Recent research on concussions in children now indicates that even the mildest concussions need to be treated with “brain rest” to avoid injuries that can possibly have long-lasting effects on children.
Dr. Ellemberg, a neuropsychologist at the Université de Montréal is conducting the world’s first large-scale study of the effects of concussions on children. His five-year study will research concussions in more than 200 children.
Dr. Ellemberg states “The traditional view has been that children’s developing brains would recover faster from injury than adults’ brains. But we’re finding evidence that a child’s brain could actually be more sensitive to the effects of concussion”.
Dr. Ellemberg cautions that his results aren’t a call for kids to avoid sports and other activities. Rather, he says, it’s time for parents and coaches to be aware of concussion symptoms and give young brains a chance to heal.
“If we take the proper precautions after a concussion we can significantly reduce the impact of the concussion on the brain,” says Dr. Ellemberg.
Any blow to the head, face or neck, or somewhere else on the body that causes a sudden jarring of the head may cause a concussion, such as being hit in the head with a ball, falling off a bike or being checked into the boards in hockey.
The symptoms of a concussion may include:
• Dizzy or disoriented
• Headaches, nausea or vomiting
• Ding or buzzing sounds immediately after injury’
• Seeing stars on impact and later double or blurry vision
If you suspect that your child has sustained a concussion, your child should stop playing the sport right away. The most important treatment for a concussion is rest. Like any physical recovery, the invisible mental recovery must also occur and this takes time. That means not exercising, bike riding, playing video games or working on the computer. Children may have to stay home from school because schoolwork may make their symptoms worse. Children who go back to school or resume activities before they are completely better are more likely to get worse and to have symptoms longer.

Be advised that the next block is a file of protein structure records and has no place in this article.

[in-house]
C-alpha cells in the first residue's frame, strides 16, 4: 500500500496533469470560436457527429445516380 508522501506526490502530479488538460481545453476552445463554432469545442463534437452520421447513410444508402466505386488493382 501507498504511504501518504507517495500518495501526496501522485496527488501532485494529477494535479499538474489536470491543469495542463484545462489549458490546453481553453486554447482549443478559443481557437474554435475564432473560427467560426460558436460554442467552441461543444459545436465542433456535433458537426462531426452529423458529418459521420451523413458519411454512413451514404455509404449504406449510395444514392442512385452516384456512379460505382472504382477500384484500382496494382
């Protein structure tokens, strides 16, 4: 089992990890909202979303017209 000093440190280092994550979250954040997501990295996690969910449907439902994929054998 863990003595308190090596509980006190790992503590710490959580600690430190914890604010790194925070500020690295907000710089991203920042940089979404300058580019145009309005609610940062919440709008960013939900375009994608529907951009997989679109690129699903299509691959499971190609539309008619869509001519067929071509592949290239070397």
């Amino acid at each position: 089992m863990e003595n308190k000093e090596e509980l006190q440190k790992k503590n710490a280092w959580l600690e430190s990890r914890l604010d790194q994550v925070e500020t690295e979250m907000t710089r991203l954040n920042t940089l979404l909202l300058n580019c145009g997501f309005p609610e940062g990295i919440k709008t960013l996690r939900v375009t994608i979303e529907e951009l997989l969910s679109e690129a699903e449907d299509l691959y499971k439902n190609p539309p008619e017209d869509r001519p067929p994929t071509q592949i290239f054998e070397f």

A child who has been diagnosed with a concussion should see a doctor immediately if symptoms get worse, such as:
• being more confused;
• worsening of a headache;
• vomiting more than once;
• not waking up;
• having trouble walking;
• experiencing a seizure; or
• behaving strangely.
Problems caused by a head injury can get worse later that day or night. A child should not be left alone and should be checked on through the night. If there are any concerns about a child’s breathing or sleep, wake her up. Otherwise, let her sleep. If she seems to be getting worse, see a doctor immediately.
For more information visit the Canadian Paediatric Society website at http://www.cps.ca/english/statements/HAL/HAL06-01.htm